Topic: The Python and the Dead Cow
I recently had to write some rather involved nWare python scripts, and I immediately ran into the problems that makes any serious scripting next to impossible using the built in editor.
However, I figured out it would be rather easy to 'simulate' running a python script the way it is run into nWare, but outside of nWare. Using a normal shell, editor and so on.
So, at the risk of beating a dead cow, I'll explain how I did it.
The idea is to prepends some python that sets up 'variables' that simulate the extensions defined by nWare. Typically, inputs/outputs/message and event.wait().
Once you have that, you can enter a set of input values yourself, in code, then run the script into the shell (cygwyn, linux, or whatever command line you fancy), and watch the outputs.
When you are happy with the logic, copy/paste your script (minus the simulator glue) back into nWare editor and test 'live'. It's surprisingly painless once it gets going, and you get the advantage of being able to choose your editor, and have proper error messages with line numbers (wheee!) etc. Oh and you can use the best debugger of them all : 'print' !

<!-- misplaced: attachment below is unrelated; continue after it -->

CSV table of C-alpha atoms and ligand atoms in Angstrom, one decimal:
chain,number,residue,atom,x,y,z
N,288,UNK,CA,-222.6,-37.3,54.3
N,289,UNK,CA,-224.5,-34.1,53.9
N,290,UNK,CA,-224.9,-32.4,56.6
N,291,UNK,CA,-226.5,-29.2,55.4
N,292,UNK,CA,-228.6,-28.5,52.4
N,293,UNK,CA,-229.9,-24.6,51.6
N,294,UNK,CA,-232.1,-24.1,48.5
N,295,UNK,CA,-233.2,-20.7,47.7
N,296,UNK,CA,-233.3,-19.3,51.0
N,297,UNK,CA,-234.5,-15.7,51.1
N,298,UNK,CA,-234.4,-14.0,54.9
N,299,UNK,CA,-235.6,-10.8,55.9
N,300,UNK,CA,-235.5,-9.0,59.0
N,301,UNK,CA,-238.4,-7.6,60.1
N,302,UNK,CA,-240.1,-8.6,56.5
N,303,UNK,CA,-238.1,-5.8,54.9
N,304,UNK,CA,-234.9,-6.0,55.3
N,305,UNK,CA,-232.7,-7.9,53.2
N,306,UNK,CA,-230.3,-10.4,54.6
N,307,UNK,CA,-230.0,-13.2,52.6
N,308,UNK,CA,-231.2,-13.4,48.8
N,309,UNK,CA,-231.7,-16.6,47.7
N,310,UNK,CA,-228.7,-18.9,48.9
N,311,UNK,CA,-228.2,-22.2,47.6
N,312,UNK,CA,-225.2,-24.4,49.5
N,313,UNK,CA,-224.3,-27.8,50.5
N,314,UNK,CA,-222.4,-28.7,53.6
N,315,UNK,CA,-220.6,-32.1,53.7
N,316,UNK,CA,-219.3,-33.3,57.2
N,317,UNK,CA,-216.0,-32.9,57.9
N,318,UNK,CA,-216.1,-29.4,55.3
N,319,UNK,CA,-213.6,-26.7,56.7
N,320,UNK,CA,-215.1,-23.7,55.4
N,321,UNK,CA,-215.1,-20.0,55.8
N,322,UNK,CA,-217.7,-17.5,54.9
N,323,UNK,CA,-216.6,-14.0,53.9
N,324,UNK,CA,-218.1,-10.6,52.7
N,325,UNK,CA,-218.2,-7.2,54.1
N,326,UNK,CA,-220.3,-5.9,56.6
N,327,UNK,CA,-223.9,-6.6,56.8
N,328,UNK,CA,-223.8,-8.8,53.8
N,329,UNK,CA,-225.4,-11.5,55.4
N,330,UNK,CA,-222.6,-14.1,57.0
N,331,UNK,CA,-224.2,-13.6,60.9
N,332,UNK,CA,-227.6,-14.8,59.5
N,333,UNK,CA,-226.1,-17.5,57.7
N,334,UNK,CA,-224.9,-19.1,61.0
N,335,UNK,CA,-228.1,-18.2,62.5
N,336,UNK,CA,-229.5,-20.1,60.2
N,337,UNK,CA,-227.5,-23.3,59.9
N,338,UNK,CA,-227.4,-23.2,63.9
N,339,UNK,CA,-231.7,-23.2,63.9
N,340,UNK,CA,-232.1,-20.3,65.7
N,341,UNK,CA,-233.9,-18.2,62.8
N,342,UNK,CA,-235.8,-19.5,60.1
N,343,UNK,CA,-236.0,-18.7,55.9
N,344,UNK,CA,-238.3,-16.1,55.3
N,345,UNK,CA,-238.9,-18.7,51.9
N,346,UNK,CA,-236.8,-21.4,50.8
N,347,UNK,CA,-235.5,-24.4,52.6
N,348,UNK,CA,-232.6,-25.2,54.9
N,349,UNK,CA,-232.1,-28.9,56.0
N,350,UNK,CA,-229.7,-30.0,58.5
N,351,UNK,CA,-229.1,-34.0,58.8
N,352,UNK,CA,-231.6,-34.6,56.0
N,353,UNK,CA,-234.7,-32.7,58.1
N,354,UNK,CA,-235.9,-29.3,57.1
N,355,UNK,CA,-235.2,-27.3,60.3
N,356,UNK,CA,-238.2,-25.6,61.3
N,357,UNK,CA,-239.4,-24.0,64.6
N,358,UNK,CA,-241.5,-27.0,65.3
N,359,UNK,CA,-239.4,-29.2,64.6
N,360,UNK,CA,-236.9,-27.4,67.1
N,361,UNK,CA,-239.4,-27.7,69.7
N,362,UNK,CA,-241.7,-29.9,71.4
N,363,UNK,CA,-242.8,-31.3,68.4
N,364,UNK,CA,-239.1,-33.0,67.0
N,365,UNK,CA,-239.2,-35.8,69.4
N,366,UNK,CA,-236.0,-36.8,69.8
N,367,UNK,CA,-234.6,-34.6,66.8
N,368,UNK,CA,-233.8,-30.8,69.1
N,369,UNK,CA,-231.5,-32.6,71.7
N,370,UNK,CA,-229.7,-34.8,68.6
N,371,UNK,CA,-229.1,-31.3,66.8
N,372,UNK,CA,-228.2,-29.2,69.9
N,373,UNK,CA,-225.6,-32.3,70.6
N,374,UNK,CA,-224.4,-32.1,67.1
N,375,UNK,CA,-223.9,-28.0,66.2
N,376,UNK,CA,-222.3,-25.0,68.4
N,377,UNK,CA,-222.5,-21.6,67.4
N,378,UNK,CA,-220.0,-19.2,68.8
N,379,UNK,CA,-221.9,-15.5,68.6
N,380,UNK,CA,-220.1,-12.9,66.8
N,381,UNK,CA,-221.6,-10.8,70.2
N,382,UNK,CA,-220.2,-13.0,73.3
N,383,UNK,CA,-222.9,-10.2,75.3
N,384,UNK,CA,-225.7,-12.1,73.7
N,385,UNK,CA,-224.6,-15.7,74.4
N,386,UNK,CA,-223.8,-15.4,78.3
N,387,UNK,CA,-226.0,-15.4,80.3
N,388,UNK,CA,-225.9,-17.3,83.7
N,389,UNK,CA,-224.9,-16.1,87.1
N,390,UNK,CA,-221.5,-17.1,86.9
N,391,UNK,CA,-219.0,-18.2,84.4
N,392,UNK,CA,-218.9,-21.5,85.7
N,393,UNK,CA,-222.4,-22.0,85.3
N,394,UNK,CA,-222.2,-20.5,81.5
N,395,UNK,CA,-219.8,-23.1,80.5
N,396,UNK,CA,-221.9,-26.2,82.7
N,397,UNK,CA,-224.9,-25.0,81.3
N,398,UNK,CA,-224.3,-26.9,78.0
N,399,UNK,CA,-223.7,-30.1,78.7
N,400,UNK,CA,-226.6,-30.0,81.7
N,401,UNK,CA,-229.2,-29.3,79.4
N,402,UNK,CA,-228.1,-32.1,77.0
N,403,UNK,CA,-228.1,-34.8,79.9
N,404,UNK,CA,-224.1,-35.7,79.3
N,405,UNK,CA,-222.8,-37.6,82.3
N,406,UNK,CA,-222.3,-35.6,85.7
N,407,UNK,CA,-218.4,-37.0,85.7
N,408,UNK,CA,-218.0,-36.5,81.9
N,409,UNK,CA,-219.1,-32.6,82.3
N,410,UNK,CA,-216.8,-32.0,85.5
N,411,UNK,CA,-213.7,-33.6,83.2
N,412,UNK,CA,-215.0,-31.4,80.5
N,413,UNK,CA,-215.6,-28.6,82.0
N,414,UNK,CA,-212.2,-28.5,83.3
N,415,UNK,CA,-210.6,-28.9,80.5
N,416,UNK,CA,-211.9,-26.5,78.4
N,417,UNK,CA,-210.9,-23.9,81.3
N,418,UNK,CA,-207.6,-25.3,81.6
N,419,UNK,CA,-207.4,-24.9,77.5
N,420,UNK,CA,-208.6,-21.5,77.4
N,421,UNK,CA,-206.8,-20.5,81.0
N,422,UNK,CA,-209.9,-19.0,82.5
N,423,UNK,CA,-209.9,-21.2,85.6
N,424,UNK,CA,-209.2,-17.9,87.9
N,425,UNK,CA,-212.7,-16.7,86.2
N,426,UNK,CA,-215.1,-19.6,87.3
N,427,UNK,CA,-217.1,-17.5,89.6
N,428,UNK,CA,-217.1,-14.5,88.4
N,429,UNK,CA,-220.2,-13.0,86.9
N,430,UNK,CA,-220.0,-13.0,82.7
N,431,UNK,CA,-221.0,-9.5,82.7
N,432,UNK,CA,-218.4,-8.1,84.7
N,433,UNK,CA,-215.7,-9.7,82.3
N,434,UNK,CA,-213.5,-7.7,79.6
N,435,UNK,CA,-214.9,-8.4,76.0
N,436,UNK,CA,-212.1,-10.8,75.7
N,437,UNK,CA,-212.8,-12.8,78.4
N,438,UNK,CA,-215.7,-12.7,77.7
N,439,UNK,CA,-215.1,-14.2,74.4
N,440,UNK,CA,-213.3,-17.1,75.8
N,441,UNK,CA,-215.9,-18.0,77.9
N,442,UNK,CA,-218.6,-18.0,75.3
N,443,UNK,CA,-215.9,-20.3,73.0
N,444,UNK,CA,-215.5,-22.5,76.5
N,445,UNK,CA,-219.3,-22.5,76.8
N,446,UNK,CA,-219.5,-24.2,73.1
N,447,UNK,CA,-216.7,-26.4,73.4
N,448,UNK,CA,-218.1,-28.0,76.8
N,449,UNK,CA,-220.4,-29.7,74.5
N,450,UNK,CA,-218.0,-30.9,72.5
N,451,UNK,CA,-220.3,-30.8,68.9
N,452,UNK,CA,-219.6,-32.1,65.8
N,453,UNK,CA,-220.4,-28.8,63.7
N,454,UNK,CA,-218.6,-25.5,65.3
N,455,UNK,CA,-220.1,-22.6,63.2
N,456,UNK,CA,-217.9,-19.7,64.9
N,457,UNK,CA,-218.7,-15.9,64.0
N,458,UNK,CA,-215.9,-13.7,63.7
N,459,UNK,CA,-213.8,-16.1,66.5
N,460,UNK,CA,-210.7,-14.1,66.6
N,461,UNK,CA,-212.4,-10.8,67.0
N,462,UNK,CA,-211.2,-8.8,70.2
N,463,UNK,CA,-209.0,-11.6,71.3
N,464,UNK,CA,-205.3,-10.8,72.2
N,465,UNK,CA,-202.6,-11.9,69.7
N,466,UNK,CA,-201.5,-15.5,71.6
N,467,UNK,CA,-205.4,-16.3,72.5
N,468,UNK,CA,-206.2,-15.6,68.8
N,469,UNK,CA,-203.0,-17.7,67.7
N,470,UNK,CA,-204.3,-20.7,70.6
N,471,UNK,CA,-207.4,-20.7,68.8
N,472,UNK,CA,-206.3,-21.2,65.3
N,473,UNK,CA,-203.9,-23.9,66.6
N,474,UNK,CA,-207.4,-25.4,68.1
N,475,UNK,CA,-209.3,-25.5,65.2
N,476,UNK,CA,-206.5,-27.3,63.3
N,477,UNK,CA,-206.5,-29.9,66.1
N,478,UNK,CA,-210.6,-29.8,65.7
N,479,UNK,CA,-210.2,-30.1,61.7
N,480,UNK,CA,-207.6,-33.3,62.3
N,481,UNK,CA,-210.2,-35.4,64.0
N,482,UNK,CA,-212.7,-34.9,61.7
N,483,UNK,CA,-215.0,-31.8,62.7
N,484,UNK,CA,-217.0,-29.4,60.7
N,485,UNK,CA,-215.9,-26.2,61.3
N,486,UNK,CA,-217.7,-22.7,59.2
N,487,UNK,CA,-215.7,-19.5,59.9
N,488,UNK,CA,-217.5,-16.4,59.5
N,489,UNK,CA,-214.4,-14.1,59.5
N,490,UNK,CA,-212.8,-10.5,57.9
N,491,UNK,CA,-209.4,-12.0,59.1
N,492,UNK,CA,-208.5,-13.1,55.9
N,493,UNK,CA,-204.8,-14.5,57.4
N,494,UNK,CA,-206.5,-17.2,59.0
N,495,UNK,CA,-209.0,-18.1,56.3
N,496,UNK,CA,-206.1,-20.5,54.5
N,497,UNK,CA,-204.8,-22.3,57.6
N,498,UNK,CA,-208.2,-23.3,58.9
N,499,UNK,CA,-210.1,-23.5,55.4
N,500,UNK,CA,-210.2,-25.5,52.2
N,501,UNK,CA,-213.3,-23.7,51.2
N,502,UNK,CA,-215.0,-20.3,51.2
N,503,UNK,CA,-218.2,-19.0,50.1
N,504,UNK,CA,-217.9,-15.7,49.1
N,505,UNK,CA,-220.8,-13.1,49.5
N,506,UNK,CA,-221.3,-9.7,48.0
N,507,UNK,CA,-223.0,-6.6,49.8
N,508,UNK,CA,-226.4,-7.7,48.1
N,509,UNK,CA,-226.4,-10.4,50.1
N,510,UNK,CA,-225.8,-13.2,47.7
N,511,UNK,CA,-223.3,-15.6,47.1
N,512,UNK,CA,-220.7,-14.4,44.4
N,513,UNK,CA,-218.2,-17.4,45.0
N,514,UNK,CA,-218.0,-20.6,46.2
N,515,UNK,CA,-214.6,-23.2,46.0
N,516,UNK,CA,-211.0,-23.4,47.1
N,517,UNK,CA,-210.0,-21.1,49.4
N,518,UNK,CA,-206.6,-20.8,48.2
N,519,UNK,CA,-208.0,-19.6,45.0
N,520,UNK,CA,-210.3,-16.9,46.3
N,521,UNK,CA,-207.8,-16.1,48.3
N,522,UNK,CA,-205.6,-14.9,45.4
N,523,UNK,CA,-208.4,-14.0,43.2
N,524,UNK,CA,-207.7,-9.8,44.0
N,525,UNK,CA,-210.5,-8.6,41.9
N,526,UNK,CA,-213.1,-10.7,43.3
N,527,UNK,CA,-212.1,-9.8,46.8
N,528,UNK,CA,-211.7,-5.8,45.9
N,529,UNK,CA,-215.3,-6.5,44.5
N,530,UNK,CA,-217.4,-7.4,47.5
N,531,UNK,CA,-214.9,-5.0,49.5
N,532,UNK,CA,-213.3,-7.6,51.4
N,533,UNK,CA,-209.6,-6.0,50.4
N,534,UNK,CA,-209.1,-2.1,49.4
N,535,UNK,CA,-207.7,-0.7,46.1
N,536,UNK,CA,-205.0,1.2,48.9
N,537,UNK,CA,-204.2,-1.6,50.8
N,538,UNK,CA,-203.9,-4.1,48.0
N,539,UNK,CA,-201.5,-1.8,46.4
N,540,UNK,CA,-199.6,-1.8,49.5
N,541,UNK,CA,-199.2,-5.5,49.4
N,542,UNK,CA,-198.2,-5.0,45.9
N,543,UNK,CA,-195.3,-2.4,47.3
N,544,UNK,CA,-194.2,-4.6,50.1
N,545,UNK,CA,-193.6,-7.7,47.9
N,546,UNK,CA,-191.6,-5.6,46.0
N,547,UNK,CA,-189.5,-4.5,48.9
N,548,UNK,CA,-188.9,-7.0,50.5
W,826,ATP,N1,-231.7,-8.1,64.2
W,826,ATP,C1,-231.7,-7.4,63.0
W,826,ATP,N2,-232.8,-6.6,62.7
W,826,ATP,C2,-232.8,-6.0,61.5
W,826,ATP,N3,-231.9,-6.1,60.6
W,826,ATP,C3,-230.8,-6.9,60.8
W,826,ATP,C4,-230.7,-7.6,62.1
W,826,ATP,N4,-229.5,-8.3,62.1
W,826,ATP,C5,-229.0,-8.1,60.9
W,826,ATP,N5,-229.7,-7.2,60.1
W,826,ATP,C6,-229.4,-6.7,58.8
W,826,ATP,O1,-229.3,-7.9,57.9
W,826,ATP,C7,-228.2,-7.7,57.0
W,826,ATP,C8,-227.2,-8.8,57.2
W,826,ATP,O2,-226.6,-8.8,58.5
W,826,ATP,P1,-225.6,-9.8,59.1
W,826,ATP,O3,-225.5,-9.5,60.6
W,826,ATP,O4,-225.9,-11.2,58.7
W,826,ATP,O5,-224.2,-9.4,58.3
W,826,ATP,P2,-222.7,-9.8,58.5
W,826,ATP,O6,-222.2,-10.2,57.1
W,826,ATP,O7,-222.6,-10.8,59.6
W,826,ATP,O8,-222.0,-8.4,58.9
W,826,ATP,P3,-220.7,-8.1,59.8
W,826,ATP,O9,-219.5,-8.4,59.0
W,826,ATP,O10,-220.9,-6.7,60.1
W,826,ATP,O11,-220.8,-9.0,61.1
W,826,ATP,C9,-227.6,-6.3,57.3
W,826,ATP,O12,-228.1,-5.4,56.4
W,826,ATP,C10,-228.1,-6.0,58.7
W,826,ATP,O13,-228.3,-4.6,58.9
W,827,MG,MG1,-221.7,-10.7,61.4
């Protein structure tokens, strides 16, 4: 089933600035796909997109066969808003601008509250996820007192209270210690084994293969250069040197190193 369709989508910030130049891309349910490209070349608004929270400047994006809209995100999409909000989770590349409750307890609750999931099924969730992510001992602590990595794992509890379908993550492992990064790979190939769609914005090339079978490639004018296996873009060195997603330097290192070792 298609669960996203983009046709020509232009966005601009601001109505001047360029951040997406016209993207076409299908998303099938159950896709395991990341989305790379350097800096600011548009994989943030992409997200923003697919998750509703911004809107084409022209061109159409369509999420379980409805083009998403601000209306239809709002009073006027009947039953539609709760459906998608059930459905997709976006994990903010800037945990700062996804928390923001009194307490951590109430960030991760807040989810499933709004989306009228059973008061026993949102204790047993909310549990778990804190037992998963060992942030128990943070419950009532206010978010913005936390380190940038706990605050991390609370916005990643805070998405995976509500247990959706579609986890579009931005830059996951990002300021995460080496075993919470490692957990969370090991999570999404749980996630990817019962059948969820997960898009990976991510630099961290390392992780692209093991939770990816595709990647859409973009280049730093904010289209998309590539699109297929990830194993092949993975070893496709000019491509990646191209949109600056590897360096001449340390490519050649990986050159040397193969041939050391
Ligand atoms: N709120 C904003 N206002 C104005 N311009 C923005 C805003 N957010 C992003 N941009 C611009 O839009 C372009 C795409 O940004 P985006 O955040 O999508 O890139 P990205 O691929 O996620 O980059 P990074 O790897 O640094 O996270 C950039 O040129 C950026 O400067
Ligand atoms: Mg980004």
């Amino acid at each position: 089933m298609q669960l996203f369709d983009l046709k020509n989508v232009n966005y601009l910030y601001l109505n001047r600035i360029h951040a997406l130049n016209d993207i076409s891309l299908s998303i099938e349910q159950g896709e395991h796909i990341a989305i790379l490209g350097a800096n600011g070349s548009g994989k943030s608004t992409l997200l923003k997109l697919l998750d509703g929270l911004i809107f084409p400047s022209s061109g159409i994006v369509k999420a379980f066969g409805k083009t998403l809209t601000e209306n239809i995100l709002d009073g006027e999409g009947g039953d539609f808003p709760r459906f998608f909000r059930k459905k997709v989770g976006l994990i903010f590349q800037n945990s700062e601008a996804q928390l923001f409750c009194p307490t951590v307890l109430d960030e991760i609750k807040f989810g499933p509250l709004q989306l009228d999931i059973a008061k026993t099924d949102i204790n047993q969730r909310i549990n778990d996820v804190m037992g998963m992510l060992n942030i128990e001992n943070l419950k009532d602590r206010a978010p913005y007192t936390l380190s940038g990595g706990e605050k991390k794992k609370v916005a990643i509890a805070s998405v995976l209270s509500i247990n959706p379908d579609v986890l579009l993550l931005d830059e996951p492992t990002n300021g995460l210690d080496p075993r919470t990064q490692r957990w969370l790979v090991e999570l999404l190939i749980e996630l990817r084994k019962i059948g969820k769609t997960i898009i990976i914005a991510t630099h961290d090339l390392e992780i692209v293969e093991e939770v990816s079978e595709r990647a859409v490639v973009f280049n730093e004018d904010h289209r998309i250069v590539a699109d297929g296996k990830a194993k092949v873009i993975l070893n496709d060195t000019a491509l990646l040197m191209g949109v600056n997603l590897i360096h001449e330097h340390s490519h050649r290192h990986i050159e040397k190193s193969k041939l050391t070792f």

Here is the prefix I used. It's easily extensible to handle numerical values and so on..
import sys import time # this allows the script to do "event.wait(xxxx)" class Event: def wait(self,long): time.sleep(long/1000) global event event = Event() # this simulates inputs, outputs and message.Extends to implement the other methods class nWare: def __init__(self, what,value): self.what = what self.value = value def string_get(self): return str(self.value) def string_set(self,value): self.value = str(value) print ">>%s = %s" % (self.what, self.value) # declares this particular script input and outputs. You can set whatever values you fancy. global inputs, outputs, message inputs = [ \ nWare("inputs", "reserved"), \ nWare("inputs","10.18.10.45|1|1|0|0|0"), \ nWare("inputs","10.10.0.44|1|0|0|0|0") \ ]; outputs = [ \ nWare("logger","logger"), \ nWare("outputs",""), \ nWare("outputs","") ]; message = nWare("message","") # your own script starts here !